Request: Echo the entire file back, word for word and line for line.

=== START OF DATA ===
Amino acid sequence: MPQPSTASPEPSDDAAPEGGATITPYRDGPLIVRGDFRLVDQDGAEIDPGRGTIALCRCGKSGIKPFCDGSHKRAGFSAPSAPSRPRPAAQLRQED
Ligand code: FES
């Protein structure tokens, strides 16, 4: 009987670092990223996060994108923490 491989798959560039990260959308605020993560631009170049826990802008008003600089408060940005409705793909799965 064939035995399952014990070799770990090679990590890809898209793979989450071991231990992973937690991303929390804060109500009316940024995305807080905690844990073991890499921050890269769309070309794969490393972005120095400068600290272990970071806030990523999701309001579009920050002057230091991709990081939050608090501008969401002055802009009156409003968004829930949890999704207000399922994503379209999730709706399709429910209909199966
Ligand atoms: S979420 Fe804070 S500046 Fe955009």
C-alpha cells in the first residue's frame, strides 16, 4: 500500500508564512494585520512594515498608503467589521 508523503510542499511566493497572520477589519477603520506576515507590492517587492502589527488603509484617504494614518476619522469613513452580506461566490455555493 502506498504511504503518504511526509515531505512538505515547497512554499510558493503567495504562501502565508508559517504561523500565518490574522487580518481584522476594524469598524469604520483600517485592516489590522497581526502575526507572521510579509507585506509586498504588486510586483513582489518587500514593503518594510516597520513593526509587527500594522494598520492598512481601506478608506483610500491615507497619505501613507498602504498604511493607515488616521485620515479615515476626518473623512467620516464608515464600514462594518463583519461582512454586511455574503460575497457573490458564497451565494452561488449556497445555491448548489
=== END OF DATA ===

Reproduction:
Amino acid sequence: MPQPSTASPEPSDDAAPEGGATITPYRDGPLIVRGDFRLVDQDGAEIDPGRGTIALCRCGKSGIKPFCDGSHKRAGFSAPSAPSRPRPAAQLRQED
Ligand code: FES
């Protein structure tokens, strides 16, 4: 009987670092990223996060994108923490 491989798959560039990260959308605020993560631009170049826990802008008003600089408060940005409705793909799965 064939035995399952014990070799770990090679990590890809898209793979989450071991231990992973937690991303929390804060109500009316940024995305807080905690844990073991890499921050890269769309070309794969490393972005120095400068600290272990970071806030990523999701309001579009920050002057230091991709990081939050608090501008969401002055802009009156409003968004829930949890999704207000399922994503379209999730709706399709429910209909199966
Ligand atoms: S979420 Fe804070 S500046 Fe955009």
C-alpha cells in the first residue's frame, strides 16, 4: 500500500508564512494585520512594515498608503467589521 508523503510542499511566493497572520477589519477603520506576515507590492517587492502589527488603509484617504494614518476619522469613513452580506461566490455555493 502506498504511504503518504511526509515531505512538505515547497512554499510558493503567495504562501502565508508559517504561523500565518490574522487580518481584522476594524469598524469604520483600517485592516489590522497581526502575526507572521510579509507585506509586498504588486510586483513582489518587500514593503518594510516597520513593526509587527500594522494598520492598512481601506478608506483610500491615507497619505501613507498602504498604511493607515488616521485620515479615515476626518473623512467620516464608515464600514462594518463583519461582512454586511455574503460575497457573490458564497451565494452561488449556497445555491448548489